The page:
I am amongst those who think that Pauline and later Christianity developed a series of myths based on earlier popular ideas rather than on a specific, living human being. There is nothing wrong with that in itself, unless it leads to torturing and killing those who do not agree with you. We too have our earlier Canaanite horror stories. Both Christianity and Islam wanted to supersede what came before. To do this they had to show how their religion was so much better. And to hammer it home they had to present the Jews as primitive, hypocritical, corrupt betrayers of truth which the new religion was going to put right. The very distinction between Old Testament and New Testament that make up the Christian Bible is a clear statement that we oldies are now out of date and out of touch.

In the Christian world, for thousands of years Jews have been cursed and pursued for the “crime” of rejecting Jesus and the greater crime of causing his death. In some quarters we are still blamed for “killing God”, ridiculous as such a claim might sound to you and me. As for the myth of Jesus being accused of heresy, you will not find anywhere in Jewish law any hint that it is heresy to say “ I am the King of the Jews,” “I am the Son of God,” or indeed to claim “I am God.” One might think you are a lunatic, but hardly a rational heretic. And if trying to make Judaism more popular and humane were a crime, then the great Hillel who lived a generation before would have been in trouble. So would all the many faith healers who abounded at that time. And If the crime were a political one, like saying I am the President, or King of the Jews, if the Romans had an issue with that, we certainly didn’t. The proof of the pudding would lie in achieving the goal of actually getting appointed and then seeing off the Romans. Otherwise he’d be no greater a threat than Bonnie Prince Charlie. It is possible that factions within the Jewish community supported Roman rule and had an interest in suppressing opposition but then why not just say it is was? The whole narrative is so improbable and unhistorical.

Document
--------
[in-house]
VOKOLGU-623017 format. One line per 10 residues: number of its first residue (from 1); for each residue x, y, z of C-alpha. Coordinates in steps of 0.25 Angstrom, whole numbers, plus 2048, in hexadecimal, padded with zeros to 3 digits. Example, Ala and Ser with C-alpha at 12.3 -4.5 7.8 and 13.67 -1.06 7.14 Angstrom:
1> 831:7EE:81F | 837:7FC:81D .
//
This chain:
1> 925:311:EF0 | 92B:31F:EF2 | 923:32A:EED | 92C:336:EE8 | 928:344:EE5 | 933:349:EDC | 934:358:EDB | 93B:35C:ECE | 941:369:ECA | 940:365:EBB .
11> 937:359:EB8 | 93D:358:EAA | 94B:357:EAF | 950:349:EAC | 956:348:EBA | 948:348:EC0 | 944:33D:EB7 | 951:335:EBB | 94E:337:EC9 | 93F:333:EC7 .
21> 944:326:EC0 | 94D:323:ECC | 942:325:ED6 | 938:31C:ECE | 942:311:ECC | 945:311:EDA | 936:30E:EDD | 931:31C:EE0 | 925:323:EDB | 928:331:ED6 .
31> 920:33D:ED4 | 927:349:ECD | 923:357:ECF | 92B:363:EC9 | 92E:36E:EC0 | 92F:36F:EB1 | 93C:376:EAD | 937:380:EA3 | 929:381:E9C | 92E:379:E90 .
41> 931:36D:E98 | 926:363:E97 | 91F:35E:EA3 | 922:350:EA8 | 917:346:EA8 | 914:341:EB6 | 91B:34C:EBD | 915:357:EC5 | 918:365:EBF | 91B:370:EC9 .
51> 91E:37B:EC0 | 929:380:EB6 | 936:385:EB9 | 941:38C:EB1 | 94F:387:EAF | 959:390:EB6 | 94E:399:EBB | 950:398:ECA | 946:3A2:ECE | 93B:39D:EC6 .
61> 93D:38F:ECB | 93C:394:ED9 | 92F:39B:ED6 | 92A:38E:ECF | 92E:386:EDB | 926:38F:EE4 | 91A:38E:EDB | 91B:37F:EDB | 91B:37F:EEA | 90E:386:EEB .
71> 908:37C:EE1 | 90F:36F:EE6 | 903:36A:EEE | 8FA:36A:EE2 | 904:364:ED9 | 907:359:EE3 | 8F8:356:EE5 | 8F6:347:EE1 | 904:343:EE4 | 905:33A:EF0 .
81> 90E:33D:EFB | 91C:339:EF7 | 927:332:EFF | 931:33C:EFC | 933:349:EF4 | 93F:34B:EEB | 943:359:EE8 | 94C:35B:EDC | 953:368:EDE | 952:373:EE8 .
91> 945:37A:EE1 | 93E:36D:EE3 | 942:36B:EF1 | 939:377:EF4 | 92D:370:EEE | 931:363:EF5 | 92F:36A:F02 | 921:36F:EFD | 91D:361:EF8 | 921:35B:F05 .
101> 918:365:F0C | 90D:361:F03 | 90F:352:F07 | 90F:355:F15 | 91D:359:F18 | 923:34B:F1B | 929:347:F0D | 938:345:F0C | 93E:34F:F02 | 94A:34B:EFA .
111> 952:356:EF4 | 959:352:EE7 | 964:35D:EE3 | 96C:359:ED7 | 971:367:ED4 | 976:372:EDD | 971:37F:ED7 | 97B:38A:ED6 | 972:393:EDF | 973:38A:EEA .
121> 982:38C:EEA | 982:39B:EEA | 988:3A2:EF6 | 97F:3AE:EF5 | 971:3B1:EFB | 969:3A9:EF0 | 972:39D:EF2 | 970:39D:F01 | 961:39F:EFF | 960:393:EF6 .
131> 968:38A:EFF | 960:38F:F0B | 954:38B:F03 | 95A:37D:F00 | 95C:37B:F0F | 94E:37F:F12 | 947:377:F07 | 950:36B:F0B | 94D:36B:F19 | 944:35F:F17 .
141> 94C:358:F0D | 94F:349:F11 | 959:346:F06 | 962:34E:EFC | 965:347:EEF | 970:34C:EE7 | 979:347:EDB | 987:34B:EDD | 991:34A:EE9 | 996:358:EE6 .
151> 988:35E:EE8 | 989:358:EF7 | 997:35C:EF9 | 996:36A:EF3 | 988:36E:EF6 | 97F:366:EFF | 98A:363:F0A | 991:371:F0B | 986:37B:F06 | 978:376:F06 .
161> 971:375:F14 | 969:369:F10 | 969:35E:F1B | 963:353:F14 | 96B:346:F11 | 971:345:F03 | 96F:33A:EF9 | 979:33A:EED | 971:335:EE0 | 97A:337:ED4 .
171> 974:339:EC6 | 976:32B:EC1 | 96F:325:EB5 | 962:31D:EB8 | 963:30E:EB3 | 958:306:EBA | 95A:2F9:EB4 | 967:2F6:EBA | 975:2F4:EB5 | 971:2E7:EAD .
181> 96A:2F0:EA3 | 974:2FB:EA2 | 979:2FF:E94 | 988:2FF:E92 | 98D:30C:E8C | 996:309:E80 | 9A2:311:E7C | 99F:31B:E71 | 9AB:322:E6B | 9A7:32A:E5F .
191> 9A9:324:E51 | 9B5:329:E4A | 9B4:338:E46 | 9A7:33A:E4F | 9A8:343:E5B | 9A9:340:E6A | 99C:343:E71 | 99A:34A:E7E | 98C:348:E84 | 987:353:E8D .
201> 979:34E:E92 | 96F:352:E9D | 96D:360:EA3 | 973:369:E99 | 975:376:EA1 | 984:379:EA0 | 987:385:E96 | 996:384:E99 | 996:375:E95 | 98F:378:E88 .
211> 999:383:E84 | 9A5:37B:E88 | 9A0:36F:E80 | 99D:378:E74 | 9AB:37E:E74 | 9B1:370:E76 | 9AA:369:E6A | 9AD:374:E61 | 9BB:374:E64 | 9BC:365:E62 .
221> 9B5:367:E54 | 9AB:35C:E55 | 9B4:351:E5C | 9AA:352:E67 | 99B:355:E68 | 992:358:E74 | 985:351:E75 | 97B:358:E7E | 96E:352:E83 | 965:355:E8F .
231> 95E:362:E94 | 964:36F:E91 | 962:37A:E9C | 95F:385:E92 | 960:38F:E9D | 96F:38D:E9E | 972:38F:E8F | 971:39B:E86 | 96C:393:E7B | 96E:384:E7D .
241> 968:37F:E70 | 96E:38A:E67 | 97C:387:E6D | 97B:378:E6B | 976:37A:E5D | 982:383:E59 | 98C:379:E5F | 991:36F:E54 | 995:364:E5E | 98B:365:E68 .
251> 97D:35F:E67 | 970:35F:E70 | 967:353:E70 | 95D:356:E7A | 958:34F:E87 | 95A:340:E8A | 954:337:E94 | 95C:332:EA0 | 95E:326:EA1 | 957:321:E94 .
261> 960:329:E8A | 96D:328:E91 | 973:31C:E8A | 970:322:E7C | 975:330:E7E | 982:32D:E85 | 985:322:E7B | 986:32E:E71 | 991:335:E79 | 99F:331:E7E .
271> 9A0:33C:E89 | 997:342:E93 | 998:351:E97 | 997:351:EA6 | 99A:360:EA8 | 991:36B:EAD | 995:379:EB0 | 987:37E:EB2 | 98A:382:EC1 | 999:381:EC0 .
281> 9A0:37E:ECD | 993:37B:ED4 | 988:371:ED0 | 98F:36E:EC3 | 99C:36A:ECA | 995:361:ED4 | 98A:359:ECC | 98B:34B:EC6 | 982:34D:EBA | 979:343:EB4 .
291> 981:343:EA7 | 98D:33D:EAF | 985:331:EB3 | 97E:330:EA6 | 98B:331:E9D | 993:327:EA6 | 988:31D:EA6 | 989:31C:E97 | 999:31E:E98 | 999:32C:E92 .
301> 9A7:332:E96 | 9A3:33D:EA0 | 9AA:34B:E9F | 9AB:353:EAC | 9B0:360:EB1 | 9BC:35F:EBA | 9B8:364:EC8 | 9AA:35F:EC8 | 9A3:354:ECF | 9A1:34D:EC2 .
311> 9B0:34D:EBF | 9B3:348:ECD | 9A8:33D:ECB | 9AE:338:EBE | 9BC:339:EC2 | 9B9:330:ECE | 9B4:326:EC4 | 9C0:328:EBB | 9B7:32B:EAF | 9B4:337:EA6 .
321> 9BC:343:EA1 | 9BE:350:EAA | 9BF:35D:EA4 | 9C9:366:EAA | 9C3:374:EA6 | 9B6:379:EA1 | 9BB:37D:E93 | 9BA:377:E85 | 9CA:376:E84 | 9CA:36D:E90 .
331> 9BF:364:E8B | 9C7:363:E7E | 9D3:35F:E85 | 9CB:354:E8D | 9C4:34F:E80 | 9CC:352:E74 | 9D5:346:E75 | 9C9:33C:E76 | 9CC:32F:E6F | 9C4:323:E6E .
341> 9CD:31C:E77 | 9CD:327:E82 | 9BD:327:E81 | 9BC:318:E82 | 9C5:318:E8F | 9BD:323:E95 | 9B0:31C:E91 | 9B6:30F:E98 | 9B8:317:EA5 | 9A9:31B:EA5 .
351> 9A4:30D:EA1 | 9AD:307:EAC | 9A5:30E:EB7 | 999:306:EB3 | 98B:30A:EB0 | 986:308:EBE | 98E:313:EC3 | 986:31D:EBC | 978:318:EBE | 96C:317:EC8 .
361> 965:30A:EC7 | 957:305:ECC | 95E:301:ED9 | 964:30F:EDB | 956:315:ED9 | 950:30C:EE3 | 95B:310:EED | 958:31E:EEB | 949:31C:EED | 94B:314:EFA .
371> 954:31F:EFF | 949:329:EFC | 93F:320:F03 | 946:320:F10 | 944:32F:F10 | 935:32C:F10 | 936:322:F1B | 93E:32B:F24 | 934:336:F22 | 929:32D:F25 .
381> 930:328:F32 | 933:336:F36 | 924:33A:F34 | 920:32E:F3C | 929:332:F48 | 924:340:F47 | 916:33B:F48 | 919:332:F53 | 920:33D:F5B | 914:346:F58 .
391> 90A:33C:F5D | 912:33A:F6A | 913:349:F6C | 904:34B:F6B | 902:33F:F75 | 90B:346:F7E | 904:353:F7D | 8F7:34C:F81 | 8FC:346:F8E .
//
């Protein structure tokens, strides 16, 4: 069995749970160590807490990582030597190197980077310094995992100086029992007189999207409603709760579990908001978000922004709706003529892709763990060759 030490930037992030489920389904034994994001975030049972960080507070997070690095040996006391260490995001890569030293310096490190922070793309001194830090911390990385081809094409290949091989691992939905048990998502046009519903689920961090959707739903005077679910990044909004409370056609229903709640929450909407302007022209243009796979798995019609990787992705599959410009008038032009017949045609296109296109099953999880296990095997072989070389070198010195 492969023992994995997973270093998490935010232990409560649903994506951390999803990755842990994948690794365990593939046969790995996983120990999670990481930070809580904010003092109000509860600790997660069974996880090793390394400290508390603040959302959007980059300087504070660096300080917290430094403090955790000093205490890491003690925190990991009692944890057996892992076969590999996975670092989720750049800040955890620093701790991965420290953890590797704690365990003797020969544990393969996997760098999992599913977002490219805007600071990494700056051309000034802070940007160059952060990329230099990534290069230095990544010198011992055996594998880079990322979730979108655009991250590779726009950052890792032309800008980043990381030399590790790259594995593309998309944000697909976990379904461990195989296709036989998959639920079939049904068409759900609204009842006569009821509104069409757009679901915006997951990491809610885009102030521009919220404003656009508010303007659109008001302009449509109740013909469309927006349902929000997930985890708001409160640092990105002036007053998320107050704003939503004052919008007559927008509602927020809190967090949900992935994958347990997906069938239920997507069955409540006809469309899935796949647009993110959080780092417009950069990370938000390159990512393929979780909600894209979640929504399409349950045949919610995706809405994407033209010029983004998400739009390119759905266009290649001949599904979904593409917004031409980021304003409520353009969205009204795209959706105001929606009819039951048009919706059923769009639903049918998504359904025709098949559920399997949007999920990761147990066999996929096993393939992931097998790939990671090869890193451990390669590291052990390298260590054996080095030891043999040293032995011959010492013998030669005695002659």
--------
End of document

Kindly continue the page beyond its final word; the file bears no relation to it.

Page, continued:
The directors of “The Bible” protested that we were not propagating Jew-hatred by having the Jewish priests accuse Jesus of heresy and handing him over to the Romans. But this series inevitably propagates the “official version” of the emergence of a new, clean, honest religion to replace a corrupt, petty, hypocritical one identified with Jews today. This message is hammered home visually by having the Jews wear a modern immediately identifiable tallit. There are not very subtle messages of Jews as the bad guys, the evil moneychangers in the Temple, reminiscent of Wall Street (who in fact were simply currency exchangers providing a service to pilgrims to cash in their local travelers checks to pay for accommodation at the King David Hotel or a quick sacrifice to atone for whatever). But it is now a cliché to accuse Jews of being moneylenders.

I cannot condemn Christians in what is predominantly a Christian country for propagating their myths. Every few years another similar version hits the big screen or the little one. But can you blame me for feeling a cultural dissonance? There are still plenty of crazy missionaries out there, and others, apparently sane, telling us Jews we will not get to Heaven unless we repent.